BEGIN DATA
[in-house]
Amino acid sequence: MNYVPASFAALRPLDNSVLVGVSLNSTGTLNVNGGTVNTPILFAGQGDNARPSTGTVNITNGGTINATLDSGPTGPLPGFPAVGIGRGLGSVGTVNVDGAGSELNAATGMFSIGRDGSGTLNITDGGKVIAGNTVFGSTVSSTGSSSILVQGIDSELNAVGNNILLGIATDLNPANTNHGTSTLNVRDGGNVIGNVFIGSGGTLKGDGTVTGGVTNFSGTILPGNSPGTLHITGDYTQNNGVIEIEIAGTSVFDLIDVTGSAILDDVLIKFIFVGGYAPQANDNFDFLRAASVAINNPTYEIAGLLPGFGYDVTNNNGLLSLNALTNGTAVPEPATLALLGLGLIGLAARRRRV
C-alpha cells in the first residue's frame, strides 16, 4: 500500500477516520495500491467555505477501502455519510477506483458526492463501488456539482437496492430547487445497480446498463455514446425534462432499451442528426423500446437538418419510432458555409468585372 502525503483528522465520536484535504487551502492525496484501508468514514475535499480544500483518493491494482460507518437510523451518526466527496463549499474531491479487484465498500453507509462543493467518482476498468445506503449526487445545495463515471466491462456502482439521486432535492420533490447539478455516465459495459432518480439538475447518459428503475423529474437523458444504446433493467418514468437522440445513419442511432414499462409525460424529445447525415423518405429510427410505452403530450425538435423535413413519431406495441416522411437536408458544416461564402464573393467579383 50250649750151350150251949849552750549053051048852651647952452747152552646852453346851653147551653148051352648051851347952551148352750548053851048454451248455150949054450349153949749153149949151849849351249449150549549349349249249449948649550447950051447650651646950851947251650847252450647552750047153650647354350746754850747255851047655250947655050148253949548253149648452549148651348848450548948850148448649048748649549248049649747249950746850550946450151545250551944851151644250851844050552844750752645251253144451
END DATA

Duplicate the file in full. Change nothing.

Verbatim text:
[in-house]
Amino acid sequence: MNYVPASFAALRPLDNSVLVGVSLNSTGTLNVNGGTVNTPILFAGQGDNARPSTGTVNITNGGTINATLDSGPTGPLPGFPAVGIGRGLGSVGTVNVDGAGSELNAATGMFSIGRDGSGTLNITDGGKVIAGNTVFGSTVSSTGSSSILVQGIDSELNAVGNNILLGIATDLNPANTNHGTSTLNVRDGGNVIGNVFIGSGGTLKGDGTVTGGVTNFSGTILPGNSPGTLHITGDYTQNNGVIEIEIAGTSVFDLIDVTGSAILDDVLIKFIFVGGYAPQANDNFDFLRAASVAINNPTYEIAGLLPGFGYDVTNNNGLLSLNALTNGTAVPEPATLALLGLGLIGLAARRRRV
C-alpha cells in the first residue's frame, strides 16, 4: 500500500477516520495500491467555505477501502455519510477506483458526492463501488456539482437496492430547487445497480446498463455514446425534462432499451442528426423500446437538418419510432458555409468585372 502525503483528522465520536484535504487551502492525496484501508468514514475535499480544500483518493491494482460507518437510523451518526466527496463549499474531491479487484465498500453507509462543493467518482476498468445506503449526487445545495463515471466491462456502482439521486432535492420533490447539478455516465459495459432518480439538475447518459428503475423529474437523458444504446433493467418514468437522440445513419442511432414499462409525460424529445447525415423518405429510427410505452403530450425538435423535413413519431406495441416522411437536408458544416461564402464573393467579383 50250649750151350150251949849552750549053051048852651647952452747152552646852453346851653147551653148051352648051851347952551148352750548053851048454451248455150949054450349153949749153149949151849849351249449150549549349349249249449948649550447950051447650651646950851947251650847252450647552750047153650647354350746754850747255851047655250947655050148253949548253149648452549148651348848450548948850148448649048748649549248049649747249950746850550946450151545250551944851151644250851844050552844750752645251253144451